One of the easiest ways to improve your writing is to ensure that you are writing in active voice.

Active voice means that the subject (usually a noun or noun phrase) comes before the predicate (the verb or verb clause). Another way to say it is that the subject performs the action instead of receiving the action. Improving your writing this way seems so simple and obvious, yet many people don’t do it.

For example:

I gained a lot of knowledge from that writing class.

That’s active. The subject (I) comes before the verb (gained), and the object follows.

And here’s the passive version:

A lot of knowledge was gained in that writing class.

In this passive sentence, the object of the verb, which is the thing that was gained (knowledge) comes before the verbs (was gained), and no one knows who the subject is.

(By the way, if you don’t want people to know who the subject is, that’s a good time to use passive voice intentionally and successfully.)

Why Should You Write in Active Voice?

As I just mentioned, writing in passive voice can cause confusion. Passive voice doesn’t always create a clear subject-verb-object relationship, which makes it harder to follow. But are there other reasons you should use it?

Yes, there is one major reason: Writing in active voice is important because it makes your writing easier to read. It makes your writing sound stronger and more forceful. It’s about impact. When you write in active voice, your writing packs a lot more punch.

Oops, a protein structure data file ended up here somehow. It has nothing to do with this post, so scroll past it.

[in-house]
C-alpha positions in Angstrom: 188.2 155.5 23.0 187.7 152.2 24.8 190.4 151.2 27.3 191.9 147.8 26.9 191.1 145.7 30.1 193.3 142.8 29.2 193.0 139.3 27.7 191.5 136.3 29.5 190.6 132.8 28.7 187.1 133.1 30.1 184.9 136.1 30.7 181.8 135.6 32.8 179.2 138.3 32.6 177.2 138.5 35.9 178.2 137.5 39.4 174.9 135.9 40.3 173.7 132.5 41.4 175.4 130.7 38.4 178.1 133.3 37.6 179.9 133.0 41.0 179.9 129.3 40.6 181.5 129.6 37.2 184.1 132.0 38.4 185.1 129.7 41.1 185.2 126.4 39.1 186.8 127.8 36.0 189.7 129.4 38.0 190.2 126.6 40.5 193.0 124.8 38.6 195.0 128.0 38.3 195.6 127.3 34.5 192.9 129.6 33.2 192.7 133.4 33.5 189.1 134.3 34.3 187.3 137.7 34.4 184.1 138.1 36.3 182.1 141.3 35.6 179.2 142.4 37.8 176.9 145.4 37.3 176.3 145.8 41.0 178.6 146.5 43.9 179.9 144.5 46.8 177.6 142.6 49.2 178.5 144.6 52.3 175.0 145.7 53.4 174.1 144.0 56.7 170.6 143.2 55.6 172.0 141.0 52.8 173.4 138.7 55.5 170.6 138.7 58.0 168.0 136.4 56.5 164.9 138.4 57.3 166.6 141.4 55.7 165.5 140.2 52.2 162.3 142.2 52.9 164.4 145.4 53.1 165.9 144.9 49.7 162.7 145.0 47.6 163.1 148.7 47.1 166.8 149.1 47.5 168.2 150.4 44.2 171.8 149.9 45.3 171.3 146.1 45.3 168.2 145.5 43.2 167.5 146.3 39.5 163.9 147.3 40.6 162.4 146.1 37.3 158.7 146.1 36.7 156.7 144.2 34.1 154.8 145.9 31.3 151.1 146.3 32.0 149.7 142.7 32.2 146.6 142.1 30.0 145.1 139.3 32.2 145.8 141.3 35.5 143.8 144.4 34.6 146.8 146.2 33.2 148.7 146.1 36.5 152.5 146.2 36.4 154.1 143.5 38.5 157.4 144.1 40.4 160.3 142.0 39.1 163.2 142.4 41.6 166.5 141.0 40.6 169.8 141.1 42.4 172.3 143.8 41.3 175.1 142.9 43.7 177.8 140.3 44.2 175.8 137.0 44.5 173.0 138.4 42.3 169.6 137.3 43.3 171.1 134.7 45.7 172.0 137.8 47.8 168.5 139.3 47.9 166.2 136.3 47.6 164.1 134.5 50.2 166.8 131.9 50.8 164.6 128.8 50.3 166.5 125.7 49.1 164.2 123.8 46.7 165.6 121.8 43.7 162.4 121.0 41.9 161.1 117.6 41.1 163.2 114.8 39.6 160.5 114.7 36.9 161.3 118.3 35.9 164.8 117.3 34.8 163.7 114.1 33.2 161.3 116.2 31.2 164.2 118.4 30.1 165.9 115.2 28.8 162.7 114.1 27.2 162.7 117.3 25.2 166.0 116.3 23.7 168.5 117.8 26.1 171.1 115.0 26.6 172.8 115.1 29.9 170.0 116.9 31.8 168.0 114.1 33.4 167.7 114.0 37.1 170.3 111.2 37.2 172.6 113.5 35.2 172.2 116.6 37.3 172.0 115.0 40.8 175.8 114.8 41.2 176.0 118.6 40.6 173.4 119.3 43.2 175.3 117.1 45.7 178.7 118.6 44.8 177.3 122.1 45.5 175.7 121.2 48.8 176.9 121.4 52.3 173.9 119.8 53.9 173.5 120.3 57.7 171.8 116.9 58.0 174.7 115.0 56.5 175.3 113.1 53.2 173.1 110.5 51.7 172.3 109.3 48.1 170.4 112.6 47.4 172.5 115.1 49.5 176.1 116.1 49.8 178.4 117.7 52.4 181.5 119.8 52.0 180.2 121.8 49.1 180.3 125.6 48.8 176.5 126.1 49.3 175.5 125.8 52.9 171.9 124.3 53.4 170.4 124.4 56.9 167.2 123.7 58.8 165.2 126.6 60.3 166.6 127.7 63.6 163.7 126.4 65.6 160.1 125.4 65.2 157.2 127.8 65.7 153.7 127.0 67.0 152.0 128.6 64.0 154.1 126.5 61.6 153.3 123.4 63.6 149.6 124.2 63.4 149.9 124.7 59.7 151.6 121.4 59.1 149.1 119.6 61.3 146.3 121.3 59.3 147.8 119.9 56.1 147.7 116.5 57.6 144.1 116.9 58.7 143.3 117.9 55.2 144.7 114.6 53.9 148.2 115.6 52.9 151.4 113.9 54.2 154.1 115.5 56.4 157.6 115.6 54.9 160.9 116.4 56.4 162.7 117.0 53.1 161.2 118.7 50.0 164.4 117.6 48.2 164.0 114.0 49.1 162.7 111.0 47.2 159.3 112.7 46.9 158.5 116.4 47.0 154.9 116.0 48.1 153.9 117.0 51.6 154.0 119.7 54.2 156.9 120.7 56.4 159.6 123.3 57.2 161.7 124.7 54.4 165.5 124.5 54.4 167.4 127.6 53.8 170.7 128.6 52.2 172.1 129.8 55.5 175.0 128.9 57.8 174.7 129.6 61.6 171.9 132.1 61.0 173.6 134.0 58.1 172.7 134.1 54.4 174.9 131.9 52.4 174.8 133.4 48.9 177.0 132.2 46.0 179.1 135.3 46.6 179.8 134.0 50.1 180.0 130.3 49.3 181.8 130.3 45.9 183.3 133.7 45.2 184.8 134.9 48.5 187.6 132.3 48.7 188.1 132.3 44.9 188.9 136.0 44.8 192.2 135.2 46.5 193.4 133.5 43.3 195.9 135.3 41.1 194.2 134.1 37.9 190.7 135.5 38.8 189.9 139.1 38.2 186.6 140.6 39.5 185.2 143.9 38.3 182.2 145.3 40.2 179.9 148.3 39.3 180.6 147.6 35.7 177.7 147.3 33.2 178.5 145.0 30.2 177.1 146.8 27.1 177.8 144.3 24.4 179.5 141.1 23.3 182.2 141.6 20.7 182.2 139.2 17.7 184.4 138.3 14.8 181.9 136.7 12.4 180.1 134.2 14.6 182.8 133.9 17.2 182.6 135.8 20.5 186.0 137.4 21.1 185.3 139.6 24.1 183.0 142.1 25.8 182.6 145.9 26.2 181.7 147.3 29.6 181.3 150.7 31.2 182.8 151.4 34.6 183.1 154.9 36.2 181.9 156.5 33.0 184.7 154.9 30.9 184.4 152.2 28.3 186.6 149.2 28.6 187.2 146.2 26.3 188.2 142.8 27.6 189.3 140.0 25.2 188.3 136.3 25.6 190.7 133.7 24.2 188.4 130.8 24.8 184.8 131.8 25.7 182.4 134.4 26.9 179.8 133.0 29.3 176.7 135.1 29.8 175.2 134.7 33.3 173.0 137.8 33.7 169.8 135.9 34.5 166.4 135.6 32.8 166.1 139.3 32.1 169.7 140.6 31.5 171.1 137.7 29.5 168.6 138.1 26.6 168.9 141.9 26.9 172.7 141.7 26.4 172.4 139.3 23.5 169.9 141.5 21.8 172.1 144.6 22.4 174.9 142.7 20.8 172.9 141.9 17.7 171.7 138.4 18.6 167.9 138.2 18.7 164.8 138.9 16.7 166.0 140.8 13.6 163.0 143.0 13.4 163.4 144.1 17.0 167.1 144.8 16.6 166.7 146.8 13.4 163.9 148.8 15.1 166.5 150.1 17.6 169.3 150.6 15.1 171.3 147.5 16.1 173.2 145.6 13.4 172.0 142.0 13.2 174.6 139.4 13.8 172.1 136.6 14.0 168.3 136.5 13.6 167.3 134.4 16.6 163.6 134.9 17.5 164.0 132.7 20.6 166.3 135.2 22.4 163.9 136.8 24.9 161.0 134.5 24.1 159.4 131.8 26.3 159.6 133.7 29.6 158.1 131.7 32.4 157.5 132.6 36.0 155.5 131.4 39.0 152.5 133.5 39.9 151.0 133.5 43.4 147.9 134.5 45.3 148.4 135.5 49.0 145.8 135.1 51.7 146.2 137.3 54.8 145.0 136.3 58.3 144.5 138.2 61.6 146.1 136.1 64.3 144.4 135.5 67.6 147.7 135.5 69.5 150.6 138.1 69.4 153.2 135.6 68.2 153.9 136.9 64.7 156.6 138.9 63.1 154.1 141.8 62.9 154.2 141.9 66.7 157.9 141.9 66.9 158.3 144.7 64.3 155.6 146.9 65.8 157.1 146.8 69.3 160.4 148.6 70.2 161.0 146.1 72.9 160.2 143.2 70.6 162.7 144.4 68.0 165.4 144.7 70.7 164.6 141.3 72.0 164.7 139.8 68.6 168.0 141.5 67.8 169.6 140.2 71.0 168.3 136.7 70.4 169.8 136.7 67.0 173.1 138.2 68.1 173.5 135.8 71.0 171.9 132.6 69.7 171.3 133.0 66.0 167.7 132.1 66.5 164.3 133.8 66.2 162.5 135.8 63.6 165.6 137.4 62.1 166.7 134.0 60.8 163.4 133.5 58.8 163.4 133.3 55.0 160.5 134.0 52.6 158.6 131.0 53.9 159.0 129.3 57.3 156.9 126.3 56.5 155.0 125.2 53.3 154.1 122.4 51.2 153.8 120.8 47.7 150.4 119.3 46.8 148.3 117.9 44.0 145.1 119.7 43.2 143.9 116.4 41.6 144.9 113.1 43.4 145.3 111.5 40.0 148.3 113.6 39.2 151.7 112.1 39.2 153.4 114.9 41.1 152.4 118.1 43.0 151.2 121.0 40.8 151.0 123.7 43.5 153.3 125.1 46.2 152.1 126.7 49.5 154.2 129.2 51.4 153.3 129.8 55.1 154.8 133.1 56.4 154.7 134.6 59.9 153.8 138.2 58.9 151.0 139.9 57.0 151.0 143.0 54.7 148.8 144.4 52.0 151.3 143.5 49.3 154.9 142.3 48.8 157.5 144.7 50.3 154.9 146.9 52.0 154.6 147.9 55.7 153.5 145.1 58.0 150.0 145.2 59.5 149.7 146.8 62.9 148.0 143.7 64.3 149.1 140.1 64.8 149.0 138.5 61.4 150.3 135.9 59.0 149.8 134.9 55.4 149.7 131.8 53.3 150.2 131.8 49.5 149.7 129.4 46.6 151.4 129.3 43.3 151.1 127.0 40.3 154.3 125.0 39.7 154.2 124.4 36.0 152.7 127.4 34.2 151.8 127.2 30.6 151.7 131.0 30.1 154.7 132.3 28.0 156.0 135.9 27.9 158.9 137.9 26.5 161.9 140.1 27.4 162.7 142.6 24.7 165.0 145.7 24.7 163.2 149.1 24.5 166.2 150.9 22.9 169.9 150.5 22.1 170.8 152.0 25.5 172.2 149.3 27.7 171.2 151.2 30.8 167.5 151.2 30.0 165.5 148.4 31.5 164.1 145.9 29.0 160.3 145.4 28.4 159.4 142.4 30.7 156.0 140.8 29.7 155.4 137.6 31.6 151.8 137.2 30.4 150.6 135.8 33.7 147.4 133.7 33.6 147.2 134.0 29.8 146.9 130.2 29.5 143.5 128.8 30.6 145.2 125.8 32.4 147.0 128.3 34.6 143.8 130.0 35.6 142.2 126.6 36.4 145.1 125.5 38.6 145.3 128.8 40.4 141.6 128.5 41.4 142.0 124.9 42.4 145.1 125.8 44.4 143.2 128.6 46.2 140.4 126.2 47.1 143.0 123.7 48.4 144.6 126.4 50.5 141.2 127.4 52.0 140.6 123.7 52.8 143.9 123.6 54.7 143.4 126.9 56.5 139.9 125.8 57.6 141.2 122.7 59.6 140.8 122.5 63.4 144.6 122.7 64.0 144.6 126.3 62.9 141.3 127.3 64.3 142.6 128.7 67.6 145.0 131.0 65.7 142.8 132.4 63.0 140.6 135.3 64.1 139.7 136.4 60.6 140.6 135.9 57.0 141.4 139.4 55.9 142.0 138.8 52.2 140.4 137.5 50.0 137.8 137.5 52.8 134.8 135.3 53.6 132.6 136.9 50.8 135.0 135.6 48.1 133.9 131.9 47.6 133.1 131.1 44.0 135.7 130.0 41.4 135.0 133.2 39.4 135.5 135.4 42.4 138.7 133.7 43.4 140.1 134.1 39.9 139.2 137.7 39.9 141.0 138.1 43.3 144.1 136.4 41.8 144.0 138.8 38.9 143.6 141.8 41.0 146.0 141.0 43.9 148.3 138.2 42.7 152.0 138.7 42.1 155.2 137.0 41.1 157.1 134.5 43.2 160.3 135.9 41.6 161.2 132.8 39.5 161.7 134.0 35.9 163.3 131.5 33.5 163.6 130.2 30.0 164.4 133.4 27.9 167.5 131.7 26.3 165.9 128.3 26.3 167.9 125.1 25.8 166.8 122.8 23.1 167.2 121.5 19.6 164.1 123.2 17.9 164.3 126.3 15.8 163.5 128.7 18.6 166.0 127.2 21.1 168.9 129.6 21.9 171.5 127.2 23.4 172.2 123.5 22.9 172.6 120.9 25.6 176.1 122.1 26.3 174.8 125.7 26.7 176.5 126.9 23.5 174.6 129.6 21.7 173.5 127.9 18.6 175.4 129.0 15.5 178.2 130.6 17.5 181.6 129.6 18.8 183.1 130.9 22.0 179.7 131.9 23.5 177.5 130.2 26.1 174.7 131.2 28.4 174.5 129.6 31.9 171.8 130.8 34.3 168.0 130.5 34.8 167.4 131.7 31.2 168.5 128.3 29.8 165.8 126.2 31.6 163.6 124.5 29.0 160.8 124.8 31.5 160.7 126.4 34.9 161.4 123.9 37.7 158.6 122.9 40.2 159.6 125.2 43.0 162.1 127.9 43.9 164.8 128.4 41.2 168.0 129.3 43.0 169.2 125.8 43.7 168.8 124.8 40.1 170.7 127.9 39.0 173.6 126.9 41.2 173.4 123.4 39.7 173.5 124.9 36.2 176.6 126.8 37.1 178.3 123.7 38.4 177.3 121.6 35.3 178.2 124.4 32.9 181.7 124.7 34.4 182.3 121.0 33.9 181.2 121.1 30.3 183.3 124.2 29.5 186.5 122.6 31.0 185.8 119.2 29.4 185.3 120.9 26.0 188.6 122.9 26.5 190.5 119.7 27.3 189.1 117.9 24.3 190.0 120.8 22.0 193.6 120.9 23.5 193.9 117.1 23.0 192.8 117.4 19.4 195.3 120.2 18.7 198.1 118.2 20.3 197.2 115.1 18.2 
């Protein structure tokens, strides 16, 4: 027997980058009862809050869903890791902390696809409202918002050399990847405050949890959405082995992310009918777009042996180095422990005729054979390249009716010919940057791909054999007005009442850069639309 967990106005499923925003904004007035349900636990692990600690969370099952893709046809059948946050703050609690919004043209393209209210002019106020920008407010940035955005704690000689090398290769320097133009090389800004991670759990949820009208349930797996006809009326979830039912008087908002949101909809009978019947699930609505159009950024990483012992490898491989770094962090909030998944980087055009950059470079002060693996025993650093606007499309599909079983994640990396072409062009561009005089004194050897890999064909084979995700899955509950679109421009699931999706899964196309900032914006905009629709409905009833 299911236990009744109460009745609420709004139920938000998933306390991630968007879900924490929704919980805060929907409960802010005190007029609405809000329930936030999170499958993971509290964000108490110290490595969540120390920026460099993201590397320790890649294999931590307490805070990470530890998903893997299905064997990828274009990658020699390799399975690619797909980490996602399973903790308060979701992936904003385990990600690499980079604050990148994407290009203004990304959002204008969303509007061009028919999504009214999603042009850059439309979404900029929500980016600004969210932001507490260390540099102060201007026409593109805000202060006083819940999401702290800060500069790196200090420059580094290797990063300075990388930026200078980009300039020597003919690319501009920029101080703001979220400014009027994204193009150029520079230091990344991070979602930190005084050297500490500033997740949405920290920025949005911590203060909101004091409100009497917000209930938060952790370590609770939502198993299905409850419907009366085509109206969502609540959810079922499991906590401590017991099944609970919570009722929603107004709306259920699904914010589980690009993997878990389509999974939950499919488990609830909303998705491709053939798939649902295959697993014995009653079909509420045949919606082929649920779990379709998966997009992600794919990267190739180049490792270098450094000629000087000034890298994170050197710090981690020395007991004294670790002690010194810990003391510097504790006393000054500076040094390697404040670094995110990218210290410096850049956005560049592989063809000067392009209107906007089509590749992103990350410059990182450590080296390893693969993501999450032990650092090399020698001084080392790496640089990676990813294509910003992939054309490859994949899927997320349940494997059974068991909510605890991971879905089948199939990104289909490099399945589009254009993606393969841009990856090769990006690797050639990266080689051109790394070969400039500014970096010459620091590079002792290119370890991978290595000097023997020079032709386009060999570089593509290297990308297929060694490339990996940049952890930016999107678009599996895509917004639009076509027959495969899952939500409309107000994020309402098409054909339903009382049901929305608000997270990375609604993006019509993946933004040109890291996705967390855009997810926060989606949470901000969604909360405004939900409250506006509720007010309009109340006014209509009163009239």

Now, Let’s Analyze That Sentence

You may notice that the last sentence in the paragraph above is written in active voice. The sentence contains two phrases connected by a comma, and each phrase has a subject and verb. The first subject (you) precedes the first verb (write) and the next subject (your writing) precedes the next verb (packs).

Now, for fun, let me write that same sentence in passive voice to show you the difference:

When active voice is used, there is a lot more punch in your writing.

Compare that with the original that we first read:

When you write in active voice, your writing packs a lot more punch.

Can you feel the vitality of the second sentence compared with the passive one above? Do you see how using non-active construction creates a weaker-sounding sentence?

You want to have an actor (you/your writing) doing the action. You wrote, and your writing packed a punch. 

So, when you go through your writing, try to flip sentences around to make them more active whenever possible. Of course, as I mentioned, there are times when passive construction is more appropriate (like if you’re writing a mystery or purposefully being vague), but generally speaking, active voice is better.

As part of that reworking, ensure your verbs are simple and strong, combining multiple words into a single impactful verb when possible.

Happy editing!

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Sydney Spencer